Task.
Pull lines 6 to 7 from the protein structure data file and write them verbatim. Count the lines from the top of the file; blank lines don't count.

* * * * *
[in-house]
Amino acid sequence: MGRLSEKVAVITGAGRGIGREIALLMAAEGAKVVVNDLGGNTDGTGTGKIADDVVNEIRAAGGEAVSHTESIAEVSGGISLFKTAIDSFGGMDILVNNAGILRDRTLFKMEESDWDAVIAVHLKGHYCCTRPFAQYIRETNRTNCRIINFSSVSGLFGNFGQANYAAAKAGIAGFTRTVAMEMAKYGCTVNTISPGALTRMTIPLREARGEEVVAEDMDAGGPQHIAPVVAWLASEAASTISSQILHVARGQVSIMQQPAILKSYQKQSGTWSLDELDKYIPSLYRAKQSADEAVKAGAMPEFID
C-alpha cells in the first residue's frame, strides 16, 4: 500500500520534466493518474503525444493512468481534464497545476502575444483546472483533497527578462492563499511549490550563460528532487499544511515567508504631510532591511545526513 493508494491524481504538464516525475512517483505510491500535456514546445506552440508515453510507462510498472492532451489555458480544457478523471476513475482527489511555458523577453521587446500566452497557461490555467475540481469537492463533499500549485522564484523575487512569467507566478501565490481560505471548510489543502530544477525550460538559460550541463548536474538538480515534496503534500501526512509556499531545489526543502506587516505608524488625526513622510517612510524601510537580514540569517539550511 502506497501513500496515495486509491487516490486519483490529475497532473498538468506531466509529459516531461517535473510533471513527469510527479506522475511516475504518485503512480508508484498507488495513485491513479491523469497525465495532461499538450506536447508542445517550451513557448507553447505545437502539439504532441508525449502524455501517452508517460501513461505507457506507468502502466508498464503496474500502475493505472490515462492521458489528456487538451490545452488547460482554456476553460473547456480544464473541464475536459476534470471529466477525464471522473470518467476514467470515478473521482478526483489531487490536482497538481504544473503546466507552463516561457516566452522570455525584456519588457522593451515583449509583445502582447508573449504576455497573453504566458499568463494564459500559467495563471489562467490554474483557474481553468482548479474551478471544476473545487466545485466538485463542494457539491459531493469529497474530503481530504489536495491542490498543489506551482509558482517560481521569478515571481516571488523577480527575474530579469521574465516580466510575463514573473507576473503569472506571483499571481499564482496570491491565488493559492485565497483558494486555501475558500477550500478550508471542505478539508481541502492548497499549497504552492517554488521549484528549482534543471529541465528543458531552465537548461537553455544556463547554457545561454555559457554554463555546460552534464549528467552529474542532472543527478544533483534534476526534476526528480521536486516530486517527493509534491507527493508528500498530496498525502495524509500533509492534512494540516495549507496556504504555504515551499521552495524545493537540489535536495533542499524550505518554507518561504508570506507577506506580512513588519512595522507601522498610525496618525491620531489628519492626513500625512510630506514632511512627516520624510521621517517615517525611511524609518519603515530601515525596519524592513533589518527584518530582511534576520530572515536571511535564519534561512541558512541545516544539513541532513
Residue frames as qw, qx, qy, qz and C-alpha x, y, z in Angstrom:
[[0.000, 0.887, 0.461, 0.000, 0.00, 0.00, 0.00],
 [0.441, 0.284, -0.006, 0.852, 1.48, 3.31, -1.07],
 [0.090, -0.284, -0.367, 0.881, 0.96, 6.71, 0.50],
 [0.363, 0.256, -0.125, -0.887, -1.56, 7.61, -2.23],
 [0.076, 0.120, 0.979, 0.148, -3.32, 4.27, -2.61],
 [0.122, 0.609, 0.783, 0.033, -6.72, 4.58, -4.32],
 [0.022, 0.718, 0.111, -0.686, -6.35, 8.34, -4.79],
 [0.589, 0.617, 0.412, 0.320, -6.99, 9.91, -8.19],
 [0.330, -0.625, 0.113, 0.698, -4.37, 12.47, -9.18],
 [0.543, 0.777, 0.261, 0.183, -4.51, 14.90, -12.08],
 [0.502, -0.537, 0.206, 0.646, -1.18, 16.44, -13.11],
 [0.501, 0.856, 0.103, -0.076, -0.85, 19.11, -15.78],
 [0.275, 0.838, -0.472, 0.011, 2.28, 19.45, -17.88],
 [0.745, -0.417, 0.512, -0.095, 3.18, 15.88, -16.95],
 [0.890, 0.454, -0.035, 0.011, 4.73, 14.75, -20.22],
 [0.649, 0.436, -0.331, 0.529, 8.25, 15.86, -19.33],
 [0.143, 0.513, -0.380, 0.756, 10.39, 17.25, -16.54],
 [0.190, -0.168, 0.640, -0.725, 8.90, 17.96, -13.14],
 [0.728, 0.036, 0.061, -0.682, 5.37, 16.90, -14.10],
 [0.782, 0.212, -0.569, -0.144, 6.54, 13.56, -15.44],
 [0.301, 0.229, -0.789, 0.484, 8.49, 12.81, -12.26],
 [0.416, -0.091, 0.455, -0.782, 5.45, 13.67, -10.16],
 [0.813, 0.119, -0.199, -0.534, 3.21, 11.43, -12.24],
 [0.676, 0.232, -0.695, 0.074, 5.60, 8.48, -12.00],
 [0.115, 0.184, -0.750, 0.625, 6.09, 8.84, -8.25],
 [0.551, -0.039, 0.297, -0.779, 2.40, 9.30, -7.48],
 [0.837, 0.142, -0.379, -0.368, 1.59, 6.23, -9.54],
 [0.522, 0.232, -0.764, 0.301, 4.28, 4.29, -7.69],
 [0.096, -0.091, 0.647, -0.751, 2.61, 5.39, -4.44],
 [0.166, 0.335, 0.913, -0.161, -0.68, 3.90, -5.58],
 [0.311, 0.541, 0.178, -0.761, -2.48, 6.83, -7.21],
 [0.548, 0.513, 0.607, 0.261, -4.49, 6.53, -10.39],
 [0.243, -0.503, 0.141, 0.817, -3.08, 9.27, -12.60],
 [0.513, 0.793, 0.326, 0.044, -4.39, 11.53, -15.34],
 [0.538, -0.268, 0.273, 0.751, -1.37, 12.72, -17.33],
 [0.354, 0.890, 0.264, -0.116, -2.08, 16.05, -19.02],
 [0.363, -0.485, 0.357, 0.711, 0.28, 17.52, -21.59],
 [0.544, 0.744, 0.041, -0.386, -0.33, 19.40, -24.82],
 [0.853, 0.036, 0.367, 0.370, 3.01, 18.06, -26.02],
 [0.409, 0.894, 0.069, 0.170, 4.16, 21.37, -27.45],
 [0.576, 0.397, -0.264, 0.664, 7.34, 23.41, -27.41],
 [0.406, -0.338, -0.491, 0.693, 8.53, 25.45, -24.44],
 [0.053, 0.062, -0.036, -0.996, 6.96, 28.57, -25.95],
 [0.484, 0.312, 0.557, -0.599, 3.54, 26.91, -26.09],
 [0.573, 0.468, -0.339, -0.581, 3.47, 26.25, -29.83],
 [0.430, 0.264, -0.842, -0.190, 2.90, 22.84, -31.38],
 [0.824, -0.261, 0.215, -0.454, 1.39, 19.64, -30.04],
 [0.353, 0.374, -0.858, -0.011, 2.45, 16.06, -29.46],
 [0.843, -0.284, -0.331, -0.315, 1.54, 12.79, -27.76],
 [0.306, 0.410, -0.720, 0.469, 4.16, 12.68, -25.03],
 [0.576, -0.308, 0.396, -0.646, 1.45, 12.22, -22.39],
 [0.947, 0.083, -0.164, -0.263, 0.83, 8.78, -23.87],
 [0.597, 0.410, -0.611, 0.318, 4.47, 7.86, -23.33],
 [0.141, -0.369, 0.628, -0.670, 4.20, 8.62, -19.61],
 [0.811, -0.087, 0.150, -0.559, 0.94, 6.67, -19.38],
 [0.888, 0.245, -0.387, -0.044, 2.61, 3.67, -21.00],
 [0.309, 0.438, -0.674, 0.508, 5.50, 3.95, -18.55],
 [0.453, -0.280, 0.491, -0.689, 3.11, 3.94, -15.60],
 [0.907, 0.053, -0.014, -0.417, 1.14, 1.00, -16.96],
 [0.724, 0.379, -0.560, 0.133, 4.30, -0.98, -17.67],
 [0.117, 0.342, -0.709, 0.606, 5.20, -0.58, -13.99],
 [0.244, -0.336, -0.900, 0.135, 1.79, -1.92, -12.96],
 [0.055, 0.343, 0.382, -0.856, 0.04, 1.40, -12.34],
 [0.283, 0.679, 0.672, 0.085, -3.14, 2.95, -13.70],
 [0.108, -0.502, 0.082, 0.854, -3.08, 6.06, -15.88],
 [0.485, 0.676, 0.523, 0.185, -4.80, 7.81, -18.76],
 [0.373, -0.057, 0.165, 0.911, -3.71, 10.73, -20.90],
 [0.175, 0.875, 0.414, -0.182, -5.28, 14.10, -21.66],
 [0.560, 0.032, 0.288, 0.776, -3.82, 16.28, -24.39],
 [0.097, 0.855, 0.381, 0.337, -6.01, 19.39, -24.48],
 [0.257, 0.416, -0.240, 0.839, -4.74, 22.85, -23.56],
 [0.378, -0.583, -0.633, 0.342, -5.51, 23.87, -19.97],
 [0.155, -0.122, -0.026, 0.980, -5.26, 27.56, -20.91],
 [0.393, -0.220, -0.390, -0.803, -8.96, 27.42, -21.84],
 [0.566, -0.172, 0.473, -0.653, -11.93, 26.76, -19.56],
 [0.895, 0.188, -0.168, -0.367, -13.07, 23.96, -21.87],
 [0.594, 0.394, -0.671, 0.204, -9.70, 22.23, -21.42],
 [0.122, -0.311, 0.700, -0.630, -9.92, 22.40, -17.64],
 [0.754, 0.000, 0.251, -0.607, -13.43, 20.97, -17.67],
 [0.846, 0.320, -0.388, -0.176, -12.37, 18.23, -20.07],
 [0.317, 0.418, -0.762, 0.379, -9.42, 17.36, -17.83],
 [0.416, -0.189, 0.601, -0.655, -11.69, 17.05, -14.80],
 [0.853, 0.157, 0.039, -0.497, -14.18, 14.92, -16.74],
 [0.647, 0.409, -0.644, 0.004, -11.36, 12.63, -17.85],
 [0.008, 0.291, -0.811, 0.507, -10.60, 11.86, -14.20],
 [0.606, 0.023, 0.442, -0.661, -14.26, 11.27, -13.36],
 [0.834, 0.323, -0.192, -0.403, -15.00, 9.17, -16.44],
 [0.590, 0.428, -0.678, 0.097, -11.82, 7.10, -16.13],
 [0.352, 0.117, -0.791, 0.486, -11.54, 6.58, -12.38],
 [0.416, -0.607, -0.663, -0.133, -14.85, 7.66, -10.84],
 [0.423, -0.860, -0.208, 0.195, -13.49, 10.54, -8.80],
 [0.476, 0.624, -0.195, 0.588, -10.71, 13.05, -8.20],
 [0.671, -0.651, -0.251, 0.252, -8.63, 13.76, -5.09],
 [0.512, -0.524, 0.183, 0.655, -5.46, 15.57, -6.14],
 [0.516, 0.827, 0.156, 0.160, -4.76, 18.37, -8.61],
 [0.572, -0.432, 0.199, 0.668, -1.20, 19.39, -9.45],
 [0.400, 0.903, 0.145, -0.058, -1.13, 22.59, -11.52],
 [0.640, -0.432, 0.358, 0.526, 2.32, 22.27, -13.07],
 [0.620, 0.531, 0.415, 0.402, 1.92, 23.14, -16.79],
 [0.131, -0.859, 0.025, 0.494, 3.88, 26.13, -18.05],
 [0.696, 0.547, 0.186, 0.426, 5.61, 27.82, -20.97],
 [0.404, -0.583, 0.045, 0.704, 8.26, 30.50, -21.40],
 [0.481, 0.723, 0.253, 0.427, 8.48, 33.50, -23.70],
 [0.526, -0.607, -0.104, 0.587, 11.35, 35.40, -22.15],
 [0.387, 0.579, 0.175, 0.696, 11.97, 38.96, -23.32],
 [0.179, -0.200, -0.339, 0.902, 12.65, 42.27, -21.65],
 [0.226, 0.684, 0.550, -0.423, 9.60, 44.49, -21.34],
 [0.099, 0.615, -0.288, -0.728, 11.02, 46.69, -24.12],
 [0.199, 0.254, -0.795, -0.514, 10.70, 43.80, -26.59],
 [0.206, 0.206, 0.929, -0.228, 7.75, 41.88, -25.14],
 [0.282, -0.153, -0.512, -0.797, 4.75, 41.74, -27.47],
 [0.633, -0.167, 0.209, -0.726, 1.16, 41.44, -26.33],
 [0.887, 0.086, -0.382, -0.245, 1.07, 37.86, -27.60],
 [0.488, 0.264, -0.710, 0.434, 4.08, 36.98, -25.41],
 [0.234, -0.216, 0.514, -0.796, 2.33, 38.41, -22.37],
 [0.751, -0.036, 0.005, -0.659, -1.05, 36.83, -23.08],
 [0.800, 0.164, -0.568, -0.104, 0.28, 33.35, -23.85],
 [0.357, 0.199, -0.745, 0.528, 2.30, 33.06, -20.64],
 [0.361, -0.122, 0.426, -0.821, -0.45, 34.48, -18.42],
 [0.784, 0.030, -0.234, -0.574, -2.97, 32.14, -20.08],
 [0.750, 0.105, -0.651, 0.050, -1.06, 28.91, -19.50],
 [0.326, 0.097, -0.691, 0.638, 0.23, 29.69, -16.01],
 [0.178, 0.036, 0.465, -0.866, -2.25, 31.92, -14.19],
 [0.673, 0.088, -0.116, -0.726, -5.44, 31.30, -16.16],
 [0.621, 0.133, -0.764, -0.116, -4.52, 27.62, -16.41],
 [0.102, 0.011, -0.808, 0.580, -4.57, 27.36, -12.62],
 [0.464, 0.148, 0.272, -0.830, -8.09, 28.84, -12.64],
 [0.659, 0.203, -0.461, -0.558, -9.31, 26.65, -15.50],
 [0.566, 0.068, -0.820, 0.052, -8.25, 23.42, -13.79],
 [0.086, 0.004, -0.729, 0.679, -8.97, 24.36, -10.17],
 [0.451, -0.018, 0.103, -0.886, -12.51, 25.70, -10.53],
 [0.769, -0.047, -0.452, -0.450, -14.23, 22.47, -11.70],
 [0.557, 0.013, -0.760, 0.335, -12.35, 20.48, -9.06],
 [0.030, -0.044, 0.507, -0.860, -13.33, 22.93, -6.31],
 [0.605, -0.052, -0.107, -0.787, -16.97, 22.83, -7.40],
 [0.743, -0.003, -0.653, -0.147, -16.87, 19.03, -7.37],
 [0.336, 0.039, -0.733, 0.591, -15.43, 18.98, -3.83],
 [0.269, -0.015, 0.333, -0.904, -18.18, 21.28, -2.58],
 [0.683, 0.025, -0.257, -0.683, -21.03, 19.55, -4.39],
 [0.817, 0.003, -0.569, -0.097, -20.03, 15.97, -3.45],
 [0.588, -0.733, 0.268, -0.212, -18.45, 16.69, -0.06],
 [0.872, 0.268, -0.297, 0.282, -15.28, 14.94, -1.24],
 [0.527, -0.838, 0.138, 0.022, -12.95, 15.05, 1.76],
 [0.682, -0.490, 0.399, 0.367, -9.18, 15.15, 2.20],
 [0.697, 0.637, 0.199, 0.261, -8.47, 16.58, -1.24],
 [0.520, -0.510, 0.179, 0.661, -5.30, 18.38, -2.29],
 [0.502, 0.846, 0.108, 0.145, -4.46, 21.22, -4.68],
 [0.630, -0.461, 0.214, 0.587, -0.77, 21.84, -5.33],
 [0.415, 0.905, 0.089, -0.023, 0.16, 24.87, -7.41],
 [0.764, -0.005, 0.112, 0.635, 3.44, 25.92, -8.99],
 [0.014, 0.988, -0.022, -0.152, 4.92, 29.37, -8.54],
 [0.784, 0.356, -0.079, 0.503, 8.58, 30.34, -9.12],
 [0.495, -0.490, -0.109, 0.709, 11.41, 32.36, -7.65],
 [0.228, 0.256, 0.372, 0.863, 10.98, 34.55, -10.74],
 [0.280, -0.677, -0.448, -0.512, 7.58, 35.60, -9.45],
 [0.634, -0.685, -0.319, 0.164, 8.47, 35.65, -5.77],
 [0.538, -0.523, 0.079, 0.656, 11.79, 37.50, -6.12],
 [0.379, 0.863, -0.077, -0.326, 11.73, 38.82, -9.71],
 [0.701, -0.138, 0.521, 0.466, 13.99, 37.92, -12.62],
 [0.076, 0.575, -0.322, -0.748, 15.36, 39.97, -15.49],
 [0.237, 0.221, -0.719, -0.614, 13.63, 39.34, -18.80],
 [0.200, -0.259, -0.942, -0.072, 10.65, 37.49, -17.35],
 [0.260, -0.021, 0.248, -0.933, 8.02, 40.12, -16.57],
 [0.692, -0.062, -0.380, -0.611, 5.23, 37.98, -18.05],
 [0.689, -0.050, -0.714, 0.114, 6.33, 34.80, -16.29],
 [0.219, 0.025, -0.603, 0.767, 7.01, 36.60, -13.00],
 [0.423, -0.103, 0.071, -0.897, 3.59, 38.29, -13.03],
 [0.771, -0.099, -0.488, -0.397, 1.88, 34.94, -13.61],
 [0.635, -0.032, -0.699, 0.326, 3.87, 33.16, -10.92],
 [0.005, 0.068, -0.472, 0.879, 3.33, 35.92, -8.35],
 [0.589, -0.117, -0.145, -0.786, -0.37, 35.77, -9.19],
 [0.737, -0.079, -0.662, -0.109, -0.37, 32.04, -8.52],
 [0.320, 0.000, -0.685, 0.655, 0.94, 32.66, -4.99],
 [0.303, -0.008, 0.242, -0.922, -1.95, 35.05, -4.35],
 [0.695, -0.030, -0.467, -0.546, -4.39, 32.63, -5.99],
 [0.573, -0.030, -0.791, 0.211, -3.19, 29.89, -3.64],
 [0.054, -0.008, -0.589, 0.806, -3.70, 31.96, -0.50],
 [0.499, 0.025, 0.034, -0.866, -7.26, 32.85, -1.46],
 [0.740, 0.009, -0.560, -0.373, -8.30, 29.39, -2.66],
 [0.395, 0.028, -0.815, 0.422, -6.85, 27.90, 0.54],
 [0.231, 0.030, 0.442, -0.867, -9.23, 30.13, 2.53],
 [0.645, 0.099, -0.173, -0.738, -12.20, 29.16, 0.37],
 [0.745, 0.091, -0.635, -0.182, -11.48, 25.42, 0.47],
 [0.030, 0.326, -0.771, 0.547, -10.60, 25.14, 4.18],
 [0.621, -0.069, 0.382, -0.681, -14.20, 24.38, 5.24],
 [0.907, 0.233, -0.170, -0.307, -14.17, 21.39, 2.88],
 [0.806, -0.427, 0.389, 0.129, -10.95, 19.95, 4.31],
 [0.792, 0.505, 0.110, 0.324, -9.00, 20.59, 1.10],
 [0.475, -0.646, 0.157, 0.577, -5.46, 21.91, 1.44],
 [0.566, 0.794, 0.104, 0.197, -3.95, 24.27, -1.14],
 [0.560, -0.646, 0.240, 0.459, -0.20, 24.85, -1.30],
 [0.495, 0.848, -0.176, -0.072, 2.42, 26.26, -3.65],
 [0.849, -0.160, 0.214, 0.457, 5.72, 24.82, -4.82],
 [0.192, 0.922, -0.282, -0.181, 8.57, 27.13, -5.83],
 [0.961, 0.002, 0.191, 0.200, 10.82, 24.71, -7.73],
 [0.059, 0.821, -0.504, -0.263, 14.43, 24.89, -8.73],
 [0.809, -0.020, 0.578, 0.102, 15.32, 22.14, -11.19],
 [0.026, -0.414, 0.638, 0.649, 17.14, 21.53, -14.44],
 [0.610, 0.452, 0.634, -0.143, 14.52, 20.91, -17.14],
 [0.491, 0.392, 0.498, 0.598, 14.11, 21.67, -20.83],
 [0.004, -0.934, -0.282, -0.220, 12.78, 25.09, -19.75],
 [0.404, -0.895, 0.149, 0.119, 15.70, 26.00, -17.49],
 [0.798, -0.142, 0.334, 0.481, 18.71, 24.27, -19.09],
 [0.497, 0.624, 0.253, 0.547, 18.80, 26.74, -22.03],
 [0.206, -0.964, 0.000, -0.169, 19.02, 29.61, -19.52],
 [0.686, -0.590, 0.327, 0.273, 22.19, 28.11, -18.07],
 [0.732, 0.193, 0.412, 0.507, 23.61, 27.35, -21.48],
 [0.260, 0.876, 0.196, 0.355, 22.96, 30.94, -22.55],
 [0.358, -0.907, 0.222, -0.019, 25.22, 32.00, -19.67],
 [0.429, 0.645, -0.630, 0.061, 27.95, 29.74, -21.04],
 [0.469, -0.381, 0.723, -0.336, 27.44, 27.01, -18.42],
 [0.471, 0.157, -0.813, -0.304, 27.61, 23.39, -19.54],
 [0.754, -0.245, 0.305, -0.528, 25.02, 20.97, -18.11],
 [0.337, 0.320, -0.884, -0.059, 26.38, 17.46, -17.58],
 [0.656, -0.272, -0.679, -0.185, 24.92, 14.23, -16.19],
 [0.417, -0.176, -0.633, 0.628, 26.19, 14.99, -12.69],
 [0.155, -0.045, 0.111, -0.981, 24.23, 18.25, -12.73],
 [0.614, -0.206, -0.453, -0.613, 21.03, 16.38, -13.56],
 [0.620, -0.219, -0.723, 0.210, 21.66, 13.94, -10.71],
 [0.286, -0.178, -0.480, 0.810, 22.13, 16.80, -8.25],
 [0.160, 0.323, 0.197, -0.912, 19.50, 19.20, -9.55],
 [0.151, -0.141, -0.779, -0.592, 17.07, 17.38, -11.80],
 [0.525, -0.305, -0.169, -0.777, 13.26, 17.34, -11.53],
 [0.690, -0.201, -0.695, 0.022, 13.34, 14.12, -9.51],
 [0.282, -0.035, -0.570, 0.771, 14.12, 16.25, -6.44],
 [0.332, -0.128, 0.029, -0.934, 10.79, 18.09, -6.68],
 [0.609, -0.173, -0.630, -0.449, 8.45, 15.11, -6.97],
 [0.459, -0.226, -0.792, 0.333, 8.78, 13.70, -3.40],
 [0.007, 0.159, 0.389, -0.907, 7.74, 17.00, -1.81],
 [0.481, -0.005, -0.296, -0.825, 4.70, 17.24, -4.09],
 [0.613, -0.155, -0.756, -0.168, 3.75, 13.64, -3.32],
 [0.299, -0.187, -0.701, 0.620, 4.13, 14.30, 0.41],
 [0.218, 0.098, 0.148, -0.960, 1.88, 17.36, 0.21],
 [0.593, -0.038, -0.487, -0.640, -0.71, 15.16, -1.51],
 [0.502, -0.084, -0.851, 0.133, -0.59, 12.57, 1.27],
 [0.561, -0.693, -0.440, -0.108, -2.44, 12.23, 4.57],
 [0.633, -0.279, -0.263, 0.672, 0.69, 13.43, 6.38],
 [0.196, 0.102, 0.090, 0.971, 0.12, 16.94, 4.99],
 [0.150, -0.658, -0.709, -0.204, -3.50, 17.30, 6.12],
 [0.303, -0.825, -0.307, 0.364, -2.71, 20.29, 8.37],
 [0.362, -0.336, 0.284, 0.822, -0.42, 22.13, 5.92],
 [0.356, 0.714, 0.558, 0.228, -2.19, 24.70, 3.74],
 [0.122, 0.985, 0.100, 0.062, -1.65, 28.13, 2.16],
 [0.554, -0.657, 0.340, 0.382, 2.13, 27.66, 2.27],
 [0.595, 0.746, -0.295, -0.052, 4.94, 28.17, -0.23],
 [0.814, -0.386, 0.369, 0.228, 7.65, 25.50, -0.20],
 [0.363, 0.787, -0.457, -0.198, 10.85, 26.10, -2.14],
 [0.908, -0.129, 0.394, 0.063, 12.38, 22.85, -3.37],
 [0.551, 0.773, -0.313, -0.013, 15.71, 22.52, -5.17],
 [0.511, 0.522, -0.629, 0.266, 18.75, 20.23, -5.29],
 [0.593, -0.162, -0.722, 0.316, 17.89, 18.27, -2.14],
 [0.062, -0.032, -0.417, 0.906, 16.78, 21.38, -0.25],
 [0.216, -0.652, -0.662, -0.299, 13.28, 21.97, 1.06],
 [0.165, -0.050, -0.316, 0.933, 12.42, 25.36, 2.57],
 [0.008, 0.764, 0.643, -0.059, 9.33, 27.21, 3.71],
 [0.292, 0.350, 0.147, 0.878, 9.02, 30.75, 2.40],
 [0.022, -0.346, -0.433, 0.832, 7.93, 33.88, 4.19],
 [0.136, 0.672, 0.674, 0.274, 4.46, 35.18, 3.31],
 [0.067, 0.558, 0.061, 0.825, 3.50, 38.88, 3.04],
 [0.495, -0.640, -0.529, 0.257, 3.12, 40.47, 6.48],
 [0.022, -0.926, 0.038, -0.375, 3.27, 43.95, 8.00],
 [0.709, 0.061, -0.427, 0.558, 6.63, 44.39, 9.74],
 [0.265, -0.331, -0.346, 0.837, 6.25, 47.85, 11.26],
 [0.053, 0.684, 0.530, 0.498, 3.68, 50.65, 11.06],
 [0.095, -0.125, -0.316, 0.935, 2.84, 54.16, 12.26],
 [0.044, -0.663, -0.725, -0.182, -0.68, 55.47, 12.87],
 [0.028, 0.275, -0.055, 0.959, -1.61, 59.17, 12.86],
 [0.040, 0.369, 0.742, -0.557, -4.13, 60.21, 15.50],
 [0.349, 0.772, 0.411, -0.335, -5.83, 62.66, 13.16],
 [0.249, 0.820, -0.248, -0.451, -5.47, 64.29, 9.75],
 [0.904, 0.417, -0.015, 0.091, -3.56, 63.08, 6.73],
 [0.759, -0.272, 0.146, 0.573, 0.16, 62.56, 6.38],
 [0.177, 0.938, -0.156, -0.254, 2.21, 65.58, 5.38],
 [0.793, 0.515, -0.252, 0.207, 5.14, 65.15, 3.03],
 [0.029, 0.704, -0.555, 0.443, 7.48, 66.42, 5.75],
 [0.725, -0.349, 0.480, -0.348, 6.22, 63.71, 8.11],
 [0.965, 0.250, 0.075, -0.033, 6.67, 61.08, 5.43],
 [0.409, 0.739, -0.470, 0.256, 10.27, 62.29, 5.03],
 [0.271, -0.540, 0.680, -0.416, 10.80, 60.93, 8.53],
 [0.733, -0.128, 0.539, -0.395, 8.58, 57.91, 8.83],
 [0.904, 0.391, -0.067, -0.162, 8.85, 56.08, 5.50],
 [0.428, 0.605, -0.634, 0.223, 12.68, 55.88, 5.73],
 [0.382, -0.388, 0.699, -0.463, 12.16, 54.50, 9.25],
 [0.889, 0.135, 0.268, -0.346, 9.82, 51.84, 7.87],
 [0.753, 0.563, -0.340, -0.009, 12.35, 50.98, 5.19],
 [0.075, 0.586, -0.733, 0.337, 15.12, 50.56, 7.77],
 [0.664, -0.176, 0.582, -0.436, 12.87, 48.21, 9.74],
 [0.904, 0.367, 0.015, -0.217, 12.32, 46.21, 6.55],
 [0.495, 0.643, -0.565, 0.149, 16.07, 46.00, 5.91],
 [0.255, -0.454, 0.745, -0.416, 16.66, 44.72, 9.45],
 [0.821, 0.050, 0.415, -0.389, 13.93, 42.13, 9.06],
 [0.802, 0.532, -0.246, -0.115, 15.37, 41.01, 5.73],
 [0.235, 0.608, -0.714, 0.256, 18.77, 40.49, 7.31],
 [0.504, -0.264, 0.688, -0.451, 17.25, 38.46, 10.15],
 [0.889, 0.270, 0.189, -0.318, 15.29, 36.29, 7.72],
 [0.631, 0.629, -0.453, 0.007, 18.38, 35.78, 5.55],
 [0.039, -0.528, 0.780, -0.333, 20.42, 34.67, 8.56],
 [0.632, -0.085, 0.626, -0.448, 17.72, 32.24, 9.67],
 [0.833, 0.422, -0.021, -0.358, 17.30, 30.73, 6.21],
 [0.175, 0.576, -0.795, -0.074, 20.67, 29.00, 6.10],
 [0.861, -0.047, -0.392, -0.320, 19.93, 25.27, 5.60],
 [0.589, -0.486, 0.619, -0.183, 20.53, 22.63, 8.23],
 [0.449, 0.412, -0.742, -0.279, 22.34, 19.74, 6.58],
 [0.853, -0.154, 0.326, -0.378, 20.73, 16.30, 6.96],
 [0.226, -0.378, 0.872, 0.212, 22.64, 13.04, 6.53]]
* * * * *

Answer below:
 [0.441, 0.284, -0.006, 0.852, 1.48, 3.31, -1.07],
 [0.090, -0.284, -0.367, 0.881, 0.96, 6.71, 0.50],